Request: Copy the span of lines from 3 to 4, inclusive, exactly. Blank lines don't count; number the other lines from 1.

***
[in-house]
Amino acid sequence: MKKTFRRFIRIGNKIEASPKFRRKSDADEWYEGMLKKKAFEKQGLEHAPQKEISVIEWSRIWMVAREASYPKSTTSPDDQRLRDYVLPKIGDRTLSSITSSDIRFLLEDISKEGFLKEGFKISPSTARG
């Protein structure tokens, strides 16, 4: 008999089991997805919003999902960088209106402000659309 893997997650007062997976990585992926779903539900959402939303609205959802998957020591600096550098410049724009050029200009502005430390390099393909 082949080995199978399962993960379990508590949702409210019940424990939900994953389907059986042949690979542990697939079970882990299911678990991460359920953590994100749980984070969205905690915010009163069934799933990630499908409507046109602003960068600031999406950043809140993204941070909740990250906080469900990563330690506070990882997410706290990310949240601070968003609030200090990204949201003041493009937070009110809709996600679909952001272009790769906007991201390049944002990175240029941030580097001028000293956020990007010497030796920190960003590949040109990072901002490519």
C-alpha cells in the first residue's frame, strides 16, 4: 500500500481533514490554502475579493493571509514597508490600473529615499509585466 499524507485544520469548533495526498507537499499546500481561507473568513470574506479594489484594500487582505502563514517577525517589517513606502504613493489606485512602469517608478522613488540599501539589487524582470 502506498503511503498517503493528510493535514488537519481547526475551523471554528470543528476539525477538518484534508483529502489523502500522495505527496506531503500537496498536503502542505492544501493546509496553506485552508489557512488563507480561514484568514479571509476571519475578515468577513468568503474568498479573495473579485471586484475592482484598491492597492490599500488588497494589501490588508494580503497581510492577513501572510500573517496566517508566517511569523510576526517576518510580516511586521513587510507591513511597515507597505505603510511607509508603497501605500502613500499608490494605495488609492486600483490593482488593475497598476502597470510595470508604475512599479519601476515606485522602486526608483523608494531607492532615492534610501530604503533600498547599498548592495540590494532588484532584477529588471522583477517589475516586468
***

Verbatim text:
């Protein structure tokens, strides 16, 4: 008999089991997805919003999902960088209106402000659309 893997997650007062997976990585992926779903539900959402939303609205959802998957020591600096550098410049724009050029200009502005430390390099393909 082949080995199978399962993960379990508590949702409210019940424990939900994953389907059986042949690979542990697939079970882990299911678990991460359920953590994100749980984070969205905690915010009163069934799933990630499908409507046109602003960068600031999406950043809140993204941070909740990250906080469900990563330690506070990882997410706290990310949240601070968003609030200090990204949201003041493009937070009110809709996600679909952001272009790769906007991201390049944002990175240029941030580097001028000293956020990007010497030796920190960003590949040109990072901002490519």
C-alpha cells in the first residue's frame, strides 16, 4: 500500500481533514490554502475579493493571509514597508490600473529615499509585466 499524507485544520469548533495526498507537499499546500481561507473568513470574506479594489484594500487582505502563514517577525517589517513606502504613493489606485512602469517608478522613488540599501539589487524582470 502506498503511503498517503493528510493535514488537519481547526475551523471554528470543528476539525477538518484534508483529502489523502500522495505527496506531503500537496498536503502542505492544501493546509496553506485552508489557512488563507480561514484568514479571509476571519475578515468577513468568503474568498479573495473579485471586484475592482484598491492597492490599500488588497494589501490588508494580503497581510492577513501572510500573517496566517508566517511569523510576526517576518510580516511586521513587510507591513511597515507597505505603510511607509508603497501605500502613500499608490494605495488609492486600483490593482488593475497598476502597470510595470508604475512599479519601476515606485522602486526608483523608494531607492532615492534610501530604503533600498547599498548592495540590494532588484532584477529588471522583477517589475516586468